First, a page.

Charles Dickens’s Idealized Portraits: Rewriting the child in <i>Oliver Twist</i> and <i>The Old Curiosity Shop</i>.

  • Jack Tan University of Melbourne


In Oliver Twist and The Old Curiosity Shop, Dickens is preoccupied with representing the key protagonists as neglected and isolated figures. He repeatedly sets them apart from their surroundings, showing them to be too vulnerable and idealized to belong to their real environments. In Dickens’s depictions of these susceptible characters, he is autobiographically evoking his memories of his “not-over-particularly-taken-care-of” childhood self. Yet, in memorializing and valorizing these characters, he bestows upon them a new lease of life within their fictional portraits.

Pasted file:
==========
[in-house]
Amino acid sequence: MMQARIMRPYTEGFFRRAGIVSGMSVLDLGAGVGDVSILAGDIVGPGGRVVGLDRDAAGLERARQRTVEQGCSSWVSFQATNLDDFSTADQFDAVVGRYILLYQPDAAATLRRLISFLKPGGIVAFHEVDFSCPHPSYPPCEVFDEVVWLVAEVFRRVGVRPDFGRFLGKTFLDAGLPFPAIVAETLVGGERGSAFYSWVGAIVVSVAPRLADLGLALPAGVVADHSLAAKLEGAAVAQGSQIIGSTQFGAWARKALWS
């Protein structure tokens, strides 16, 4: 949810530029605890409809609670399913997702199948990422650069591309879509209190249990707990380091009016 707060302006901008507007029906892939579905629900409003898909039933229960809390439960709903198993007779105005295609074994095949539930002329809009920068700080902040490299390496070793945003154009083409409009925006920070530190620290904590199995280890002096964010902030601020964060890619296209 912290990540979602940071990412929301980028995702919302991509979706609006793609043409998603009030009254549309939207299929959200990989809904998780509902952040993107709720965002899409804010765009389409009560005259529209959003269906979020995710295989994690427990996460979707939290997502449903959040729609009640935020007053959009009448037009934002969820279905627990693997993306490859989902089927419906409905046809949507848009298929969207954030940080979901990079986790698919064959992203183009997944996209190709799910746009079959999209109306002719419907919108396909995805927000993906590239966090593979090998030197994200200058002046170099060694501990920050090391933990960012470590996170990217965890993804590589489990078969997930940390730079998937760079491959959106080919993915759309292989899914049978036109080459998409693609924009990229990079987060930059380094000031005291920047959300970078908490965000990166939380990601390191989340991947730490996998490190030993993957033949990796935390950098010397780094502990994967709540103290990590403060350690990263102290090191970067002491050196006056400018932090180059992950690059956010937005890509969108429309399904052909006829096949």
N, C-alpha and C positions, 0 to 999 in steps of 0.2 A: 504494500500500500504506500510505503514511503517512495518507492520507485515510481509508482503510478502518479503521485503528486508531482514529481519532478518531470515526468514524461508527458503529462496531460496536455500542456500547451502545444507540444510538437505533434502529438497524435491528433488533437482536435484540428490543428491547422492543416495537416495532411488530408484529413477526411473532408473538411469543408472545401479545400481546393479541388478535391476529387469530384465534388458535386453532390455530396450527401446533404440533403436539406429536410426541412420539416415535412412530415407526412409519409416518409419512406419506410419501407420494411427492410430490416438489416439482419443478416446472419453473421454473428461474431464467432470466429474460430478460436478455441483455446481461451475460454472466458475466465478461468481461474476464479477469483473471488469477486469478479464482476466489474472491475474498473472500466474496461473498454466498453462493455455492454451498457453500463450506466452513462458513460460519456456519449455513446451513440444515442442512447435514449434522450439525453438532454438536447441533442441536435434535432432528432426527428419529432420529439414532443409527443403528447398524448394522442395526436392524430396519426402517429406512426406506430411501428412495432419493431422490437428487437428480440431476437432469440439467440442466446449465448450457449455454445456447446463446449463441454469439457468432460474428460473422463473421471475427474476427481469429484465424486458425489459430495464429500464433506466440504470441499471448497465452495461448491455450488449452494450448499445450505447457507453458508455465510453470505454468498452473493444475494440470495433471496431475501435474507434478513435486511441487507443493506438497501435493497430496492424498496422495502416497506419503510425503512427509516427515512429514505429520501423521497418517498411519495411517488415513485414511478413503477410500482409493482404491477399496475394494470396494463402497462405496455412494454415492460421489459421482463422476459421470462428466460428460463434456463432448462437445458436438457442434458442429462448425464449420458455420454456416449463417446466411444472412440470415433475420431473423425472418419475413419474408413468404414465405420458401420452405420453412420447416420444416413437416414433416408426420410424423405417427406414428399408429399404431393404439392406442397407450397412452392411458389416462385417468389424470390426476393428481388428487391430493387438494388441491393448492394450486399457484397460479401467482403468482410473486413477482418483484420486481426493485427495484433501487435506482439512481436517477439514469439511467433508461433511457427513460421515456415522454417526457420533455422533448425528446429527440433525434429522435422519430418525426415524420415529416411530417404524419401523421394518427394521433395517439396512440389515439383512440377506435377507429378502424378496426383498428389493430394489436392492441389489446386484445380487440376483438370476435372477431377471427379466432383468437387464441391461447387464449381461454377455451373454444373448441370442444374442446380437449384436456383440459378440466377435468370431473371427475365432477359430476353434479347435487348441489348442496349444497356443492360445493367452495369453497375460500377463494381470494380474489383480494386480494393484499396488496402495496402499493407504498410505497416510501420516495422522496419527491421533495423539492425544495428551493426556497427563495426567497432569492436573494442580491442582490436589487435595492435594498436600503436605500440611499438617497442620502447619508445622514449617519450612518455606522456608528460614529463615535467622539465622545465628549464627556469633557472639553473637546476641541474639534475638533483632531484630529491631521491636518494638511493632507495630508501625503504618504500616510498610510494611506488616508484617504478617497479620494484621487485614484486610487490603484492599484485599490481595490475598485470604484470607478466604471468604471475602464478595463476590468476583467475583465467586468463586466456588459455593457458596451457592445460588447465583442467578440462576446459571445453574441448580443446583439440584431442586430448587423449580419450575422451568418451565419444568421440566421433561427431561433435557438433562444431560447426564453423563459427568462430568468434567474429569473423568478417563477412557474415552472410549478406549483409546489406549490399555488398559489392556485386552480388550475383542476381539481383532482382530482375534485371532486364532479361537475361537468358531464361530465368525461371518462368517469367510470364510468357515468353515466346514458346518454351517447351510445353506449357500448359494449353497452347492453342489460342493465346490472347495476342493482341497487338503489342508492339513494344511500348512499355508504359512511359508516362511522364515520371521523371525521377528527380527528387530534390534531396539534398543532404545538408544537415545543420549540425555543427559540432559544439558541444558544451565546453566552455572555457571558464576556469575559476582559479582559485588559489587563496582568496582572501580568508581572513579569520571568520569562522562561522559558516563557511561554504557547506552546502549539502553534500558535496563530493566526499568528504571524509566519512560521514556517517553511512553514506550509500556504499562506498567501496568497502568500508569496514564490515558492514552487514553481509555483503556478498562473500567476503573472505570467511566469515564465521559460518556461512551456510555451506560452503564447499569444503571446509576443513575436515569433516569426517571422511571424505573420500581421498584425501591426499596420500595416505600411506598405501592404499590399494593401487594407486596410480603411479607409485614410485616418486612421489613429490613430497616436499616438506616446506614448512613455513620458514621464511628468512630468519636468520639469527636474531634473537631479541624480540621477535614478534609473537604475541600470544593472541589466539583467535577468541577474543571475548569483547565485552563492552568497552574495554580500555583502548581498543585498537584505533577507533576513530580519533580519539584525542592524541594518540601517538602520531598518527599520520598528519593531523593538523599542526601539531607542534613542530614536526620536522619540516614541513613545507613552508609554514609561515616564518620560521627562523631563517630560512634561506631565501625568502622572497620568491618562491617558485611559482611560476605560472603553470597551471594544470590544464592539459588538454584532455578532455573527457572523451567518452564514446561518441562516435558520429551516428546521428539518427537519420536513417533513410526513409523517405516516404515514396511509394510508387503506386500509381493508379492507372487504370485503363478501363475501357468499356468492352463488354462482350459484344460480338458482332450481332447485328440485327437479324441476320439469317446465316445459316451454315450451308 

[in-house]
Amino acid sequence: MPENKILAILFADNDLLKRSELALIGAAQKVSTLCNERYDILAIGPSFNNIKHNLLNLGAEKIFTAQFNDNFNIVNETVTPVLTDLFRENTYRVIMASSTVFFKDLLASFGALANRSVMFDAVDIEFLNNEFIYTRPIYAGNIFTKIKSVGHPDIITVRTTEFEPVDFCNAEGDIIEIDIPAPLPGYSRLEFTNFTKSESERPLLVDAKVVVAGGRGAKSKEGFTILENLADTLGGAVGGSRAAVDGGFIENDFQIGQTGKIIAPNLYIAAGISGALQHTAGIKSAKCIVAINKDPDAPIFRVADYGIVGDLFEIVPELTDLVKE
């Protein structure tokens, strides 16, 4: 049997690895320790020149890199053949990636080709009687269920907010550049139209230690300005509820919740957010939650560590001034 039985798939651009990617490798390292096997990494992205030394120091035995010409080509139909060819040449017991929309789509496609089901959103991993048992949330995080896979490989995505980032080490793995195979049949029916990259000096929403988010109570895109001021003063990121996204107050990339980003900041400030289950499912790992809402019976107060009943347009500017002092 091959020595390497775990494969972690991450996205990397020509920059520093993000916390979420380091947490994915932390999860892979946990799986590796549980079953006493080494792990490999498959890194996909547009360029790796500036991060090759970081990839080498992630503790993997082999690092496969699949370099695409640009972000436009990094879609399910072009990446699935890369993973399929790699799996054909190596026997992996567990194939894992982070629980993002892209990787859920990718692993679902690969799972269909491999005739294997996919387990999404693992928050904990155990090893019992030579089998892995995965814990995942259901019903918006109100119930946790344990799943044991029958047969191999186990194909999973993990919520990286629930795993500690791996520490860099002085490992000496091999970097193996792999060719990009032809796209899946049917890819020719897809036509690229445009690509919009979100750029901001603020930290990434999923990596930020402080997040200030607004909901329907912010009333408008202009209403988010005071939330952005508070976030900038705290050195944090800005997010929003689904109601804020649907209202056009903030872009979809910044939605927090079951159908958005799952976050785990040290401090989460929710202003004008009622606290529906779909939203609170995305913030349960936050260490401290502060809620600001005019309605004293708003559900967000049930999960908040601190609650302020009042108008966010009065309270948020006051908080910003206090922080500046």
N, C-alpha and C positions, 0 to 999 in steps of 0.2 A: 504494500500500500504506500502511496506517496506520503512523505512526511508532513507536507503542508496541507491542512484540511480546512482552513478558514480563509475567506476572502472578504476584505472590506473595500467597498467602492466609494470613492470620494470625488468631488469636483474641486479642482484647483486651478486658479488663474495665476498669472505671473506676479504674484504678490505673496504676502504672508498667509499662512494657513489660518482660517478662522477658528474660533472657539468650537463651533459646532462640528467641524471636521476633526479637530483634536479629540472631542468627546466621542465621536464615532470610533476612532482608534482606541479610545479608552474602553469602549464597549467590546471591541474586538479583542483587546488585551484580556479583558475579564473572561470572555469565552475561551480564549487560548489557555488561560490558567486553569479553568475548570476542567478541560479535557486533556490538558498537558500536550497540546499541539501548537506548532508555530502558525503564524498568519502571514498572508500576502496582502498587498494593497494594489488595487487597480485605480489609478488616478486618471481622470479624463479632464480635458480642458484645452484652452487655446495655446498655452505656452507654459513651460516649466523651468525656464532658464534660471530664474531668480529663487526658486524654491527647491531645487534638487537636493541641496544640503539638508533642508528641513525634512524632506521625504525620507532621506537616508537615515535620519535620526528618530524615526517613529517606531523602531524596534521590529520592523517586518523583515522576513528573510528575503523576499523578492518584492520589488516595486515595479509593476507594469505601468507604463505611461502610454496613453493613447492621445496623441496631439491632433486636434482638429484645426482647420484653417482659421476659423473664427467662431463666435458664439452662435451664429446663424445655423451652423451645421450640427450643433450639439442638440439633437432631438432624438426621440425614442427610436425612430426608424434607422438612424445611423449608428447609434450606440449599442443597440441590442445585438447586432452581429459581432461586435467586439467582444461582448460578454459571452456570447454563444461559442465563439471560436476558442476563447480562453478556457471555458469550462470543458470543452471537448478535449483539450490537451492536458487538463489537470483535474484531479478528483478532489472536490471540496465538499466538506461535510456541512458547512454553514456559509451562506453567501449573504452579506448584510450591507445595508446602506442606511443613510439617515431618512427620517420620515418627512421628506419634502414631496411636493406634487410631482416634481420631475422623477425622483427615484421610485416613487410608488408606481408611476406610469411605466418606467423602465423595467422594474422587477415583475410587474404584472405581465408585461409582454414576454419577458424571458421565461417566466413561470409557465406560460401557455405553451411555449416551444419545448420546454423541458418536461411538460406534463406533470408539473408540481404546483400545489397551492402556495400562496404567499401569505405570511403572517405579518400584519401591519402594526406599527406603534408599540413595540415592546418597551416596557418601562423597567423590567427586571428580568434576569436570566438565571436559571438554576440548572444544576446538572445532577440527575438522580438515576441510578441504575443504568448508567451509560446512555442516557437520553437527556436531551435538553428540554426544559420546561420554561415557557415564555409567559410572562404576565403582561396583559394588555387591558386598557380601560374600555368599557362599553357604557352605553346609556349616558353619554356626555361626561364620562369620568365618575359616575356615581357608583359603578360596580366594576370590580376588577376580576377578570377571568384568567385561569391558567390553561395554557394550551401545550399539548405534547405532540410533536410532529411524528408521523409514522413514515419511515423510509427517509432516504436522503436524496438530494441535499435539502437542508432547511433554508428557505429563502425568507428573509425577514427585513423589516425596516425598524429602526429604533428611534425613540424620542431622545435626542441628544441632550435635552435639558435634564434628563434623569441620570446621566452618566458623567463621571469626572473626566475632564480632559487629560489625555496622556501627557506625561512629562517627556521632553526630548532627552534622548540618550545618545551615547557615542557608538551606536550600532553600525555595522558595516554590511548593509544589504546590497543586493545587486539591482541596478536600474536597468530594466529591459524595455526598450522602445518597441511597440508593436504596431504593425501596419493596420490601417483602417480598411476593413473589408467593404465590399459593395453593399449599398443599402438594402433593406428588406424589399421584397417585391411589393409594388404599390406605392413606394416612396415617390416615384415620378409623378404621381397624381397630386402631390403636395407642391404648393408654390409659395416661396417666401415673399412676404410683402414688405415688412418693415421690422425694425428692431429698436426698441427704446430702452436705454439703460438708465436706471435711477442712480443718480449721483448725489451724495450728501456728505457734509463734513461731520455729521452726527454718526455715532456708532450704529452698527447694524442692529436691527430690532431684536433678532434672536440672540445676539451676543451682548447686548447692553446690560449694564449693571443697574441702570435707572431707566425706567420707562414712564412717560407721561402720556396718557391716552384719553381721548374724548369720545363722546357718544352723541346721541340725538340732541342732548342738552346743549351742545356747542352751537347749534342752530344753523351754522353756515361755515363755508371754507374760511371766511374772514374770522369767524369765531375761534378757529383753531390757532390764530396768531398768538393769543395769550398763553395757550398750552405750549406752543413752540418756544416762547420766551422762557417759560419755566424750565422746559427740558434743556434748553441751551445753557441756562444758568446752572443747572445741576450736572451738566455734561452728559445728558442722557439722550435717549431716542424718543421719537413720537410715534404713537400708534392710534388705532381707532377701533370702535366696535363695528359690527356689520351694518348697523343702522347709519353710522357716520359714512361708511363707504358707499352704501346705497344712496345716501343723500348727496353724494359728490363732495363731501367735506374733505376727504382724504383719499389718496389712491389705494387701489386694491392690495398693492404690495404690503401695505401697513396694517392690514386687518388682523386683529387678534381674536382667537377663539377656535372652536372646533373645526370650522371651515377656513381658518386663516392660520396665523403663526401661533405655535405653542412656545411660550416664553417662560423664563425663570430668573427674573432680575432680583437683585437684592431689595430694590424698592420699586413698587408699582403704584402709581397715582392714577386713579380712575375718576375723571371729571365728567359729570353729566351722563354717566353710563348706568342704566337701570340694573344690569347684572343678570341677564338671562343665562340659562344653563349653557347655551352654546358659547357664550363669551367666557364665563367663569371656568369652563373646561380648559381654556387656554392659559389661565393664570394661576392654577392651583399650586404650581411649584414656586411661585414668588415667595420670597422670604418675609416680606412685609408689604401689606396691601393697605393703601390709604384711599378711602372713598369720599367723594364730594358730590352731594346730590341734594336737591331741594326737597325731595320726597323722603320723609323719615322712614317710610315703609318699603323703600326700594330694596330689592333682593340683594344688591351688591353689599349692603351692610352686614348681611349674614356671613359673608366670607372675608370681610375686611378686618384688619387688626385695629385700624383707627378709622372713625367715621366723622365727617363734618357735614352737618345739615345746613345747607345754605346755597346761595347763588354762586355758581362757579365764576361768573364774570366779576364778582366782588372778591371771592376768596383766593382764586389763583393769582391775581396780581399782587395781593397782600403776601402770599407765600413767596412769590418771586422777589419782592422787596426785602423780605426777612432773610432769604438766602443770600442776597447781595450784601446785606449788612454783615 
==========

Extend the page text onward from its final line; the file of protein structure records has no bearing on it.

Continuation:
Author Biography

Jack Tan, University of Melbourne
Jack Tan is Dean of Studies at Whitley College at the University of Melbourne. He is completing a research degree on the imaginative representation of nostalgia in the novels of Charles Dickens.
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